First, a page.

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Horizontal and vertical lines in black, white, and dull colors stack atop a brick-red horizontal bar above a block of black-and-white static pattern, forming a glitchy still from an old video. Horizontal and vertical lines in black, white, and dull colors stack atop a brick-red horizontal bar above a block of black-and-white static pattern, forming a glitchy still from an old video.

Forces of In/stability

Oscillation between stability and instability marks our present. It is both catalyst and consequence, legible as a force that has shaped—and is actively reshaping—ways of living, working, relating, and creating. Conceived before the upheavals of 2020 and 2021 but developed during them, Perspectives on In/stability considers the stability and instability of narratives, physical objects, materials, and representations, as well as institutional responsibilities of care to manage these uncertainties. Grounded in the lives of objects and how they exist and are changed in different spaces (both literal and philosophical), as well as across time and geographies, the contributions all proceed from a conviction that stability and fixity tend to be convenient fictions. The desire to stabilize objects, ideas, and people is especially pronounced at moments of societal and environmental volatility. Objects can serve as fulcrums of solidarity, stabilizing particular social or political identities. At other times, institutions rise up to protect objects, tied as they are to the structure and values of fetish capitalism. And similar mechanisms are at work in naming political atrocities to give them conceptual stability—which may be useful for externalizing trauma or convening communities of shared commitment—as in a conservator identifying a “baseline” prior state to which to return a physical object; both give us some “thing” to work with. Even as the contributors examine these narrower issues, they bring to light many cultural ramifications of flux, from how museums ought to respond to calls for restitution of objects and other forms of reckoning with the past, to how museums must deal with the obsolescence of materials.1

The questions animating this peer-reviewed publication were born from our initial shared interest in the history of time-based media (TBM) and the rapid obsolescence of its materiality. In part influenced by the COVID-19 pandemic, the concerns evolved into a more encompassing set of queries around objects of all kinds from across time and space. Assembled here are essays from disparate fields, institutional orientations, and subject positions. Implicit in our selection, however, is an argument that their references, genealogies, and histories are not in fact separate but rather part of a single constellation that vibrates with anxiety, excitement, upheaval, and, perhaps above all, contemporaneity. The volume’s commitment to exploring the “lives” of works originated in Robyn’s role within the Art Institute to exhibit, collect, and preserve TBM and develop related programming, as well as her research on the circulation and dissemination of images since the 1970s, and Delinda’s work in old and new media in Africa.[1] Perspectives on In/stability thus reflects our shared interests in global media disciplines, but it presents a wide array of conceptual approaches to in/stability, including philosophical and aesthetic, racial and political, and technological angles.2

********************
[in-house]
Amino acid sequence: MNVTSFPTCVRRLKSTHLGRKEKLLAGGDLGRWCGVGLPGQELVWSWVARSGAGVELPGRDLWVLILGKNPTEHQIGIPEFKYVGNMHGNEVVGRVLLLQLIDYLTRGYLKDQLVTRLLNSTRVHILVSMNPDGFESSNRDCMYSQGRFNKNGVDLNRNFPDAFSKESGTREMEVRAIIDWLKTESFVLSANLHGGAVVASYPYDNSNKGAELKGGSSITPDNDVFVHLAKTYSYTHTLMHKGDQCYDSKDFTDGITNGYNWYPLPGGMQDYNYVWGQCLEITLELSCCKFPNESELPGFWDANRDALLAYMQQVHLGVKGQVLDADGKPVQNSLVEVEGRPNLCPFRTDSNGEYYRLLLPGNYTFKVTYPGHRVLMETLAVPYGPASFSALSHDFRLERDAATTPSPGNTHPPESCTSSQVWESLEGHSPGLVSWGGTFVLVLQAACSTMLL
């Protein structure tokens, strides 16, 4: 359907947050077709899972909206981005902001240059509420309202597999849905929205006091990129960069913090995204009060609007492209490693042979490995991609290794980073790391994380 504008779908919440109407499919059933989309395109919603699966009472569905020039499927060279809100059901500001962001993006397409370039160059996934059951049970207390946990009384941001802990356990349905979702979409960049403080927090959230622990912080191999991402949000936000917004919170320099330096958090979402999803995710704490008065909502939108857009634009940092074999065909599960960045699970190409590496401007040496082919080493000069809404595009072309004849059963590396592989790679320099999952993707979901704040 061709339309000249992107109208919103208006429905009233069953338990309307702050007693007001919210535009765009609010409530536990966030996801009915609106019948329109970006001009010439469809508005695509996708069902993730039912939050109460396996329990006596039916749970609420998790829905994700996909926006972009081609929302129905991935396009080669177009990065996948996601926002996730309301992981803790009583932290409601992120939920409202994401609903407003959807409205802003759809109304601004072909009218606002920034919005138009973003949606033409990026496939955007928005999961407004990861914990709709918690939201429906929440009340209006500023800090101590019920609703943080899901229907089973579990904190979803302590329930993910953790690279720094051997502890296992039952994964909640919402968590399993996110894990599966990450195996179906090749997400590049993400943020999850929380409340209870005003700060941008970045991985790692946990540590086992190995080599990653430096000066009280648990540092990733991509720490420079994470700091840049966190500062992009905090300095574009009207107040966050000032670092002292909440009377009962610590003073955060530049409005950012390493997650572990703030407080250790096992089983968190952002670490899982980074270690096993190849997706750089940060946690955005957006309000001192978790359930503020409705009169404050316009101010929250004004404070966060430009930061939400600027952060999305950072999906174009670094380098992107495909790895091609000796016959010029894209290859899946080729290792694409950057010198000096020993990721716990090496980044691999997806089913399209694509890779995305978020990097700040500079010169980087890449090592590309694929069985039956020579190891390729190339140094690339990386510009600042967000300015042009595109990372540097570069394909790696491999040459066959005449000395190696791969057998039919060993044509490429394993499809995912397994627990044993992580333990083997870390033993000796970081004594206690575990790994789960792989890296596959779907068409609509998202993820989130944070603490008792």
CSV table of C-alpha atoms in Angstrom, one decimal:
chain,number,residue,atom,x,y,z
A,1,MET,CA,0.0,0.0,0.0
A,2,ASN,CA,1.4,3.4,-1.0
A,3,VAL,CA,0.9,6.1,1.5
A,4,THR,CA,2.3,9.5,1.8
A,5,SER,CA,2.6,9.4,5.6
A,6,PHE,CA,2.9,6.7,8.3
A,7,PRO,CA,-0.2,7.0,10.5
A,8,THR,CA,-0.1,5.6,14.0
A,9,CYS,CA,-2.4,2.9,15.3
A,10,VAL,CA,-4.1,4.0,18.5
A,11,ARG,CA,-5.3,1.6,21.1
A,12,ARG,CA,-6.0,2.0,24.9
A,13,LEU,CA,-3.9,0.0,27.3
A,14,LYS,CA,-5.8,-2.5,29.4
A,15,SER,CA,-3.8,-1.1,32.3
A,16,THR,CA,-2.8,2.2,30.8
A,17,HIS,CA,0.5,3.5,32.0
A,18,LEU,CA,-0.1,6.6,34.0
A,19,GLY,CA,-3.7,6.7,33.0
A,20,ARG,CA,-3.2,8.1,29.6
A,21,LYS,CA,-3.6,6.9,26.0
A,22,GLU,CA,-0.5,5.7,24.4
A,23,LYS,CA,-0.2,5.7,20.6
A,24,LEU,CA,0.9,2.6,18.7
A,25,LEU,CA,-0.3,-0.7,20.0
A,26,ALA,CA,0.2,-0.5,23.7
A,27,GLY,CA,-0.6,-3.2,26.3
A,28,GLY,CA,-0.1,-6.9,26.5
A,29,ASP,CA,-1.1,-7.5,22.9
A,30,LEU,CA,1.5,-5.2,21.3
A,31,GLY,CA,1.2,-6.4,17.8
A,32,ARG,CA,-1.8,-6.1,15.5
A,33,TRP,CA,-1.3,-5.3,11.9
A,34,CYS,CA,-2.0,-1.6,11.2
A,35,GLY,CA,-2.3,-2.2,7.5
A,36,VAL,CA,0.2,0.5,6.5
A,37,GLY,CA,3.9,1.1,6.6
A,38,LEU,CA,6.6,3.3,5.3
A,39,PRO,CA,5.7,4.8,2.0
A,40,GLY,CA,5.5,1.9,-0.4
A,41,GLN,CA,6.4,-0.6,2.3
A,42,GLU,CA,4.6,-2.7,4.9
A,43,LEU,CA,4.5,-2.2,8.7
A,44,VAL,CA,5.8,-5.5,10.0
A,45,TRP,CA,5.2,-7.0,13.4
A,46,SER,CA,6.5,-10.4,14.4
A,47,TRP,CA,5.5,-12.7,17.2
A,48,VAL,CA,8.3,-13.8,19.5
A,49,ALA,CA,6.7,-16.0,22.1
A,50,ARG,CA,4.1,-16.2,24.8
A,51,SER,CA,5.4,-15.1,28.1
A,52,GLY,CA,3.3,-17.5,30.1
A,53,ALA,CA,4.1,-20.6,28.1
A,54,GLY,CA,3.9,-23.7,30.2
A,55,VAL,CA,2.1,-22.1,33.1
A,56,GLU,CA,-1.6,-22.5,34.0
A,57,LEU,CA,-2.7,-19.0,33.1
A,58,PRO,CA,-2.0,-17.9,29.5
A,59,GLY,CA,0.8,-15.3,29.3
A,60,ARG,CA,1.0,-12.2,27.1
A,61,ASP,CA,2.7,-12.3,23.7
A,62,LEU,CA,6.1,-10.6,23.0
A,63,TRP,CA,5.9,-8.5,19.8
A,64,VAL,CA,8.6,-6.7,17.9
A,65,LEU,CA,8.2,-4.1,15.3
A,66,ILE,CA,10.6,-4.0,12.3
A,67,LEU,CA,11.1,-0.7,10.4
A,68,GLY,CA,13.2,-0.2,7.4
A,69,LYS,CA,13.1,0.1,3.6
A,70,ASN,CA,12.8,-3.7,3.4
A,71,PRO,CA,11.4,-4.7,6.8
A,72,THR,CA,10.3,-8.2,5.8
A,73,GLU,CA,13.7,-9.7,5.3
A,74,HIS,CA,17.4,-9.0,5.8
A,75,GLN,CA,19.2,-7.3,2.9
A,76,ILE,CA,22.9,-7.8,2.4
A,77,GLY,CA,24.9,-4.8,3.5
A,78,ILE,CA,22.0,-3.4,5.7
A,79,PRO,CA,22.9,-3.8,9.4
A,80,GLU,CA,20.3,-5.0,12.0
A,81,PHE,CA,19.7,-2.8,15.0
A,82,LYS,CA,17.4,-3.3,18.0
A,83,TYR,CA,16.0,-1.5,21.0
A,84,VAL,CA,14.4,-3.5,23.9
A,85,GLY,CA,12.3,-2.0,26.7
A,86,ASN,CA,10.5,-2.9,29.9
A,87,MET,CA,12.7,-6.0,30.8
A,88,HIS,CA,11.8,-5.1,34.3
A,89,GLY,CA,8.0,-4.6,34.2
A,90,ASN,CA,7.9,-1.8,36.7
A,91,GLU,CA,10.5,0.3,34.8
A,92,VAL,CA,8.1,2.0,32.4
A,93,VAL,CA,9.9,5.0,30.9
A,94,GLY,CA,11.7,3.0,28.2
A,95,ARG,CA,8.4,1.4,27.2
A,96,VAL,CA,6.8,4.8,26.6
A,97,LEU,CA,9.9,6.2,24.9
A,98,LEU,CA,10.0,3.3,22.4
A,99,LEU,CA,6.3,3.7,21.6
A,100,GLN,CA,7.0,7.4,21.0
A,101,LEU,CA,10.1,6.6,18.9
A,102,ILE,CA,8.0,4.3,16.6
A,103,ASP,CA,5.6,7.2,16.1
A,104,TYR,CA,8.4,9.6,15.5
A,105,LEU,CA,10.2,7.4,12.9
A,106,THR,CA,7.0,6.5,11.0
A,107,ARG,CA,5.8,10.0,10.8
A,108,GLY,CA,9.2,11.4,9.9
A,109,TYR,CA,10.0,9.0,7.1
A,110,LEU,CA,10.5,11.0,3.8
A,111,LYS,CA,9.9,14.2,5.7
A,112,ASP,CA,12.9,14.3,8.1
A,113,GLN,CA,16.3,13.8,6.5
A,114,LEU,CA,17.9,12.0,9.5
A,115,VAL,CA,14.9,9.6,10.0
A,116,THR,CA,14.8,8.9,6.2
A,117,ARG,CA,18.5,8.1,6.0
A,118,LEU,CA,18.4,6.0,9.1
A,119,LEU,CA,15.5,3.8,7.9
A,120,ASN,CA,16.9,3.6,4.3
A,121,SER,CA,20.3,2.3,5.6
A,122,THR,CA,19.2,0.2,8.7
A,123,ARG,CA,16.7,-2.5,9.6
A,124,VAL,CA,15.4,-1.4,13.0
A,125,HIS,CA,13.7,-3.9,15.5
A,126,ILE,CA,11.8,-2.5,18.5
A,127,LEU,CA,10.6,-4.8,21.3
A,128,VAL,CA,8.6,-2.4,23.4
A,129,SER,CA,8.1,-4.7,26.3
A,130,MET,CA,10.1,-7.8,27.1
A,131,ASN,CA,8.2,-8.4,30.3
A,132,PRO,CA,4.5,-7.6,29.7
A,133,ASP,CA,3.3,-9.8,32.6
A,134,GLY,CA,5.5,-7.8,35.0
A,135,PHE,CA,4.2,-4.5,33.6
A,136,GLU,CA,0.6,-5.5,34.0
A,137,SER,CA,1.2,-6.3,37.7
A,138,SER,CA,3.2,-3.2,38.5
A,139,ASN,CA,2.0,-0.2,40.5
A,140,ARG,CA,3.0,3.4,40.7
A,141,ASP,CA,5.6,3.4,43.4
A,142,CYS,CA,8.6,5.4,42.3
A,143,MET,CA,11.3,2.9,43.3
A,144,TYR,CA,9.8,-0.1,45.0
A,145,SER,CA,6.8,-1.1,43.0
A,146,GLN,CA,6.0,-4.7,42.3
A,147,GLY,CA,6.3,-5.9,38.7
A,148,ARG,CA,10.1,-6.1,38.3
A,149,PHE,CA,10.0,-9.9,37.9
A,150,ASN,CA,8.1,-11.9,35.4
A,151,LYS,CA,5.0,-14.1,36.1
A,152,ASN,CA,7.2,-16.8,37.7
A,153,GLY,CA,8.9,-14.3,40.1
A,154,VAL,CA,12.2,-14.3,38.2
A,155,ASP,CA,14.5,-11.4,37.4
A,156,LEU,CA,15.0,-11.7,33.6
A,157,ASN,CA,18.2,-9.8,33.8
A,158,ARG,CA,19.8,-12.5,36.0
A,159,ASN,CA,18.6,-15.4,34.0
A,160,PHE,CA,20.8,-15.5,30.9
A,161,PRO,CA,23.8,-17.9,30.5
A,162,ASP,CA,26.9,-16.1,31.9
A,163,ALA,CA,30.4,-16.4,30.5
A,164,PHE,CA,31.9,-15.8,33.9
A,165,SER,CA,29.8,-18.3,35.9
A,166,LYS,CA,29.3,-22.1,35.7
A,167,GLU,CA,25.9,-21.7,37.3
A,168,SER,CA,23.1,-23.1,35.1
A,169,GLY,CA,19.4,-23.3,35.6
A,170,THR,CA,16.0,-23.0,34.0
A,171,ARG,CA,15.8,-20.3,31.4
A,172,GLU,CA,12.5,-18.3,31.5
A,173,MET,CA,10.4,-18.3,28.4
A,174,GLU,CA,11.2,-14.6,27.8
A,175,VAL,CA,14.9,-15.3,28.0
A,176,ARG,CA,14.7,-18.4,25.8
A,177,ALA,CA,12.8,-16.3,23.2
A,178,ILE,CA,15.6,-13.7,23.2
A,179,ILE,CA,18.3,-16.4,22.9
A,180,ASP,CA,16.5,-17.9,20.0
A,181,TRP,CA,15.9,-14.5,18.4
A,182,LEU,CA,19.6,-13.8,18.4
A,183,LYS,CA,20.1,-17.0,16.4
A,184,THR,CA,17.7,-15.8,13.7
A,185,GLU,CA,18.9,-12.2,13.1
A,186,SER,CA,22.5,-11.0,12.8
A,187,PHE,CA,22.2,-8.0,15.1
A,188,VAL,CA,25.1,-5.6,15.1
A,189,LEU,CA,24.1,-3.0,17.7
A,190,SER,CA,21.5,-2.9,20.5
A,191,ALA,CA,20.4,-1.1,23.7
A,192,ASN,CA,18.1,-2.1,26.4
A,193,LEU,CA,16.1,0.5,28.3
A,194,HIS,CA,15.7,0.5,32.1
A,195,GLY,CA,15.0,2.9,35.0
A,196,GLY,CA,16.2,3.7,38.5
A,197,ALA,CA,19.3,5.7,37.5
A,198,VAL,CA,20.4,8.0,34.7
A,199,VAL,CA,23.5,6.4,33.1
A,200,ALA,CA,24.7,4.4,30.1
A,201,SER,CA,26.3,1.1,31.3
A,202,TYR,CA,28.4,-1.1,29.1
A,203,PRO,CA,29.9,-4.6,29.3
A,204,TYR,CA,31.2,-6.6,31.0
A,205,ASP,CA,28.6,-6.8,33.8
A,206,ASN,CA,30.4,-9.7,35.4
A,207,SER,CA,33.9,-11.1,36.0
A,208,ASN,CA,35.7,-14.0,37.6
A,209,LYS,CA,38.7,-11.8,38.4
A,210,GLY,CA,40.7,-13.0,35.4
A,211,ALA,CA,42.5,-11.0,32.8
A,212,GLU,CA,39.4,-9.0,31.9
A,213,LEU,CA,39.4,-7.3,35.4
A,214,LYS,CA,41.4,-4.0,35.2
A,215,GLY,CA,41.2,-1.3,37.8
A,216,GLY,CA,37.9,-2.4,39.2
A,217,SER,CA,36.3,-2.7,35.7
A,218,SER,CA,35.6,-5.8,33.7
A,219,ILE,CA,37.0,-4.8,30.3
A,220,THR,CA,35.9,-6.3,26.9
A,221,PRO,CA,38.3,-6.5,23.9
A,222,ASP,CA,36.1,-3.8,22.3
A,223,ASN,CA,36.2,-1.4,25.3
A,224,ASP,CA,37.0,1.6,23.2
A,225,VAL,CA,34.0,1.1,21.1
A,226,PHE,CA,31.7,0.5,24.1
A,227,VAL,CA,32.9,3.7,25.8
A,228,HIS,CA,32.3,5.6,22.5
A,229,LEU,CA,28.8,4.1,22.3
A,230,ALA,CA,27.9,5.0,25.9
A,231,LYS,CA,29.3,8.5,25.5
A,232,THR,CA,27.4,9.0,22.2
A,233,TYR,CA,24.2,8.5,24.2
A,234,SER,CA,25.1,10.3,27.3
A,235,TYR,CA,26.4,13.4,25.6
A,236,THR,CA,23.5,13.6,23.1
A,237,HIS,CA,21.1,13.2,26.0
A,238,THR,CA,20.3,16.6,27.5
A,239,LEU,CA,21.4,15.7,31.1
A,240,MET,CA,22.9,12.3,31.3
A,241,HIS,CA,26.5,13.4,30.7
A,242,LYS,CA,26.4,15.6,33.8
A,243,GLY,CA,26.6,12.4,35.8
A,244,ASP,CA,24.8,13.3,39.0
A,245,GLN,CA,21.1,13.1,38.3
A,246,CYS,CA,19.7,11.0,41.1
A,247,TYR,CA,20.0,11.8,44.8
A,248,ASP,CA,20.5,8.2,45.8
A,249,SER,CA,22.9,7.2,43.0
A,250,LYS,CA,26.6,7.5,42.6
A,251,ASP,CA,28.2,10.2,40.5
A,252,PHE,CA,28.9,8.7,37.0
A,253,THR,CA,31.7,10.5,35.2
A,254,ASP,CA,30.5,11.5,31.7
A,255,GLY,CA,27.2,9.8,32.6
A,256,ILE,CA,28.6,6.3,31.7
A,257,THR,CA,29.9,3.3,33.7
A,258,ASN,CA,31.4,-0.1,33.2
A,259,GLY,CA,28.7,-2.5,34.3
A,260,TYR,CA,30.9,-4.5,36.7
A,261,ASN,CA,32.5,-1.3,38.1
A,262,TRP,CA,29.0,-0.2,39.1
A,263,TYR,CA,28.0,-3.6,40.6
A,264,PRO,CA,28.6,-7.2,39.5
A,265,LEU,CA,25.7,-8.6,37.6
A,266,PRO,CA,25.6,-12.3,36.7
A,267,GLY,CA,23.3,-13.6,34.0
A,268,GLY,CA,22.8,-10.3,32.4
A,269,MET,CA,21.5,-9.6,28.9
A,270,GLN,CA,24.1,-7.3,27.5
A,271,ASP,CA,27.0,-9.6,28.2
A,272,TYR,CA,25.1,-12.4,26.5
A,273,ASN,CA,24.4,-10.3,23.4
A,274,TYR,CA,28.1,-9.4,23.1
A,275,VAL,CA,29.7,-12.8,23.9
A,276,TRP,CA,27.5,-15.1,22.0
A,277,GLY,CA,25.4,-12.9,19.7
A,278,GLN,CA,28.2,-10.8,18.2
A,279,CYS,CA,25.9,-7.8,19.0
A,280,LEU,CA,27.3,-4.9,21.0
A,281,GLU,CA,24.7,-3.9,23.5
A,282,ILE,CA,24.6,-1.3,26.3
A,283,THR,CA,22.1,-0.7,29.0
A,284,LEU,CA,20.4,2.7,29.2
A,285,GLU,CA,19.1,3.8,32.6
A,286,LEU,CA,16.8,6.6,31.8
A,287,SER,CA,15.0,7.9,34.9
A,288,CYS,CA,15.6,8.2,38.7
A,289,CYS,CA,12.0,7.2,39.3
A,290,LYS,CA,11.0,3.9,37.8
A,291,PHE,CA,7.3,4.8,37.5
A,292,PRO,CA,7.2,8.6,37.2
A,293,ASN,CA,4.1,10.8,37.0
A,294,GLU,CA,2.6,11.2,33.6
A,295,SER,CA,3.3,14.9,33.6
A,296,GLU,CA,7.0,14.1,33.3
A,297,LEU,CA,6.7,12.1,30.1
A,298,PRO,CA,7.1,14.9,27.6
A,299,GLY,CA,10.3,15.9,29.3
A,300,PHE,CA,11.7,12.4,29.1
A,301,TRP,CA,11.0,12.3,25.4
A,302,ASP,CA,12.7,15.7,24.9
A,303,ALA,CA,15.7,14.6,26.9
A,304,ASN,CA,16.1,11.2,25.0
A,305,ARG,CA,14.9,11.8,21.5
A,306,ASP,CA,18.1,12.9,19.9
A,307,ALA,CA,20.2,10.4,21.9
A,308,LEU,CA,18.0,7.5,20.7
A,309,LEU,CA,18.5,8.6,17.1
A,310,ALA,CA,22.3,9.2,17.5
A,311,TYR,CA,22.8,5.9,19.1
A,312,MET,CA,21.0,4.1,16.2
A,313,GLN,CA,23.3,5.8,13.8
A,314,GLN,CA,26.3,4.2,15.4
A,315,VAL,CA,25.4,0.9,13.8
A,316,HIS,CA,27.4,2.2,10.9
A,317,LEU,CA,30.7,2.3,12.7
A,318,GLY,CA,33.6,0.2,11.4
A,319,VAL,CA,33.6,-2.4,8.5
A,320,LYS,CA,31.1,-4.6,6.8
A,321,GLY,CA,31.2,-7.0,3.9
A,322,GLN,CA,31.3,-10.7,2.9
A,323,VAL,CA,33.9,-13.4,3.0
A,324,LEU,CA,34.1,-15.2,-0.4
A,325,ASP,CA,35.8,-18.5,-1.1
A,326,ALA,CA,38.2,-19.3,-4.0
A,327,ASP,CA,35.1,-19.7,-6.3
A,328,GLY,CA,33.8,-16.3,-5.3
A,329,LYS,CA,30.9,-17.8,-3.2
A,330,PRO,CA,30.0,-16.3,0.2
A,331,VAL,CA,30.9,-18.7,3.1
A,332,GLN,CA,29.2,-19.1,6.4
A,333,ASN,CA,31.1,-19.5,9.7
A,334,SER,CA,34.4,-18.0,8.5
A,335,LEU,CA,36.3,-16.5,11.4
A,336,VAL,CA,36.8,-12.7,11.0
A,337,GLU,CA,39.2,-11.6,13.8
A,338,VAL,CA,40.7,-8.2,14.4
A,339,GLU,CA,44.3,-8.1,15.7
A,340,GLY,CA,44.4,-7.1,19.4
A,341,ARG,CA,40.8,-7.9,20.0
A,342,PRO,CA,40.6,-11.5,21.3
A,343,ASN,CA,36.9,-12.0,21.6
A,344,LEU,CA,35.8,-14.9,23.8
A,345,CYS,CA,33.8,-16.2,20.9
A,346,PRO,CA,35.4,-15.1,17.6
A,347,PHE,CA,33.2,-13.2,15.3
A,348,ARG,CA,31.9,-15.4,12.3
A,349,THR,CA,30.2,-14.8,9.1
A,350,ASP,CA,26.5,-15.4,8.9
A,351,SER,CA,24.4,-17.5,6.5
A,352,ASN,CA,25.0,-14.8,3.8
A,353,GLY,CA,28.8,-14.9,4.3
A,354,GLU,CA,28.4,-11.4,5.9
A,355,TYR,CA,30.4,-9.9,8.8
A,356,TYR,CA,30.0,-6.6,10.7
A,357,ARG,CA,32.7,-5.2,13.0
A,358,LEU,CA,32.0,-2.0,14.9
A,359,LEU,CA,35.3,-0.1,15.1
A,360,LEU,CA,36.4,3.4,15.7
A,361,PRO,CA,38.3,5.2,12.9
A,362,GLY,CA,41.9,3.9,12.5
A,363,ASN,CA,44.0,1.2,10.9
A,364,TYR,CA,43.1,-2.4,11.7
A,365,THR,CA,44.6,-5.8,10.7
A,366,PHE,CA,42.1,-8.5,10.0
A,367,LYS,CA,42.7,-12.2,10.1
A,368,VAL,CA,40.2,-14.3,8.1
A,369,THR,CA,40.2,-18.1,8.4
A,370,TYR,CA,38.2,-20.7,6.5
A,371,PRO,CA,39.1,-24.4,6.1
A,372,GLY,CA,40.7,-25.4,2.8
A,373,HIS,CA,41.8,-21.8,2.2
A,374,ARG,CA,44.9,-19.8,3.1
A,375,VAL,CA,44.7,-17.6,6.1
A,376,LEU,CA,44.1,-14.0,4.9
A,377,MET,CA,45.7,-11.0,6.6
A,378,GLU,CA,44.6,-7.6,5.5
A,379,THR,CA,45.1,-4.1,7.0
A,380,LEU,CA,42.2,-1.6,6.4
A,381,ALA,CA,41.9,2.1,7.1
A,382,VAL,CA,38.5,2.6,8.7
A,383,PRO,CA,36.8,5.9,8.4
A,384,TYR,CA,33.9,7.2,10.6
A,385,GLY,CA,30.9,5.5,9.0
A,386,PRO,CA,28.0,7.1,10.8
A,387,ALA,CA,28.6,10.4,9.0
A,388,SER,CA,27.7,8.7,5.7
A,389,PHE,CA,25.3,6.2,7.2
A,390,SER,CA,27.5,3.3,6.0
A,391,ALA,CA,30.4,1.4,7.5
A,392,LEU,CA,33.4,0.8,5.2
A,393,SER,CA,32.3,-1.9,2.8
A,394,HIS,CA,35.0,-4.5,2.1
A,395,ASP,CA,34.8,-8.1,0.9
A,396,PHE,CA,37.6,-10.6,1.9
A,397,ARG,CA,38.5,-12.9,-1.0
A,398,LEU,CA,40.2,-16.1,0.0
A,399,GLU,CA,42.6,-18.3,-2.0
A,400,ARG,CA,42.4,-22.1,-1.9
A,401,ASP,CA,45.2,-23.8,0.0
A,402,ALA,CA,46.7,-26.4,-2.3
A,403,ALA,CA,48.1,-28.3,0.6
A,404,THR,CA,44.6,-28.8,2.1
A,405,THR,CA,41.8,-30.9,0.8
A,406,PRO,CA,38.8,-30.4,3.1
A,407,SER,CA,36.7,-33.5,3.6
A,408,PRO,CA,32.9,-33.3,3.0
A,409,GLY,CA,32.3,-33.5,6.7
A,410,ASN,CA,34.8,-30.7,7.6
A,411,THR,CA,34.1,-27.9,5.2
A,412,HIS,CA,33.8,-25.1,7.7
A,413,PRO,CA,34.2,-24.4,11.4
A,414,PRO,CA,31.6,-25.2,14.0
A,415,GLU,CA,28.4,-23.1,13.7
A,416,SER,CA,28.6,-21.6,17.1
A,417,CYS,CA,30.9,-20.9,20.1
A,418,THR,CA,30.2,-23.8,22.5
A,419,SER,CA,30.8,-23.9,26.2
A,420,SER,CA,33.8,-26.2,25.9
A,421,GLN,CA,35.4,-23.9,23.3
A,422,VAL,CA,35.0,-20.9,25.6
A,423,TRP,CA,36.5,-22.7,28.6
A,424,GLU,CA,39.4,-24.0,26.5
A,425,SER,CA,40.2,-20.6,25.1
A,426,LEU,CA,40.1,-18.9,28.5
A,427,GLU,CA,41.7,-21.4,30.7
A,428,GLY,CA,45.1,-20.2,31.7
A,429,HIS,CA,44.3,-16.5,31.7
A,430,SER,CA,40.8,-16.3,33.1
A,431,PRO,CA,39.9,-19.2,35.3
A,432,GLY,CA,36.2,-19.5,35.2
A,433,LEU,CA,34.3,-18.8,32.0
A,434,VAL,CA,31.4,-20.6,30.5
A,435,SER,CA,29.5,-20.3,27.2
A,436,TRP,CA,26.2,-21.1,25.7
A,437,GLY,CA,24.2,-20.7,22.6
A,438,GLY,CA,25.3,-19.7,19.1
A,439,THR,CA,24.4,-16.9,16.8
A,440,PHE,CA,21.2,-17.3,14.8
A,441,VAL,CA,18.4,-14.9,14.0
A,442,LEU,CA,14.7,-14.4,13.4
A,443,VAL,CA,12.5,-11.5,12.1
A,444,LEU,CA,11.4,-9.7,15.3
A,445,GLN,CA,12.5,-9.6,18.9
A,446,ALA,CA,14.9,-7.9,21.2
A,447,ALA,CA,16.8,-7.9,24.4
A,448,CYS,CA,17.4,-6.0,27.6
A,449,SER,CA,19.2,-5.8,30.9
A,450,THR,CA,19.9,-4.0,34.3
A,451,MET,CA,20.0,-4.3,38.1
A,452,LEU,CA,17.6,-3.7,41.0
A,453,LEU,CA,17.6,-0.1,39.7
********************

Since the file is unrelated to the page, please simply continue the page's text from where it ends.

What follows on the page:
One of the reasons institutional practices have recently shifted lies in the uncertainty of objects themselves: the objects we care for, write about, own, and (in some cases) have appropriated. For instance, many major cultural institutions, after decades of activism and discussion, are returning objects looted from previously colonized peoples. These objects must negotiate a complex global reordering of relationships. To take one example, the very items that in the sixteenth century were labeled “fetishes”—a word that accrued increasingly racist connotations as it mediated the transatlantic slave trade—are still here with us. Thus questions about “art and objecthood” have expanded to encompass not only the entities originally meant by those terms in the North Atlantic art world of the 1960s but also complex “super-objects”: assemblage-like art, collectively produced, with an authorship as dispersed as it is overcompensated for by singular art celebrities. Delineating the boundaries of an object is a performative act that parses out one thing from another, in the process awarding status and ownership and shaping disciplines and institutions.3

From both Robyn and Delinda’s research on TBM and its related technical considerations came key questions about what constitutes a “work” of art and how to place it into a genealogy of art that has typically excluded both TBM and art from Africa. Early digital art practitioners, for example, considered how objects might “live” in the digital realm, and this inquiry continues today with the recent proliferation of art and/as non-fungible tokens (NFTs). As museums collect more TBM vulnerable to fast obsolescence, philosophical and practical questions about how to repair them acquire greater urgency, especially now in the context of massive worldwide collective technological production.4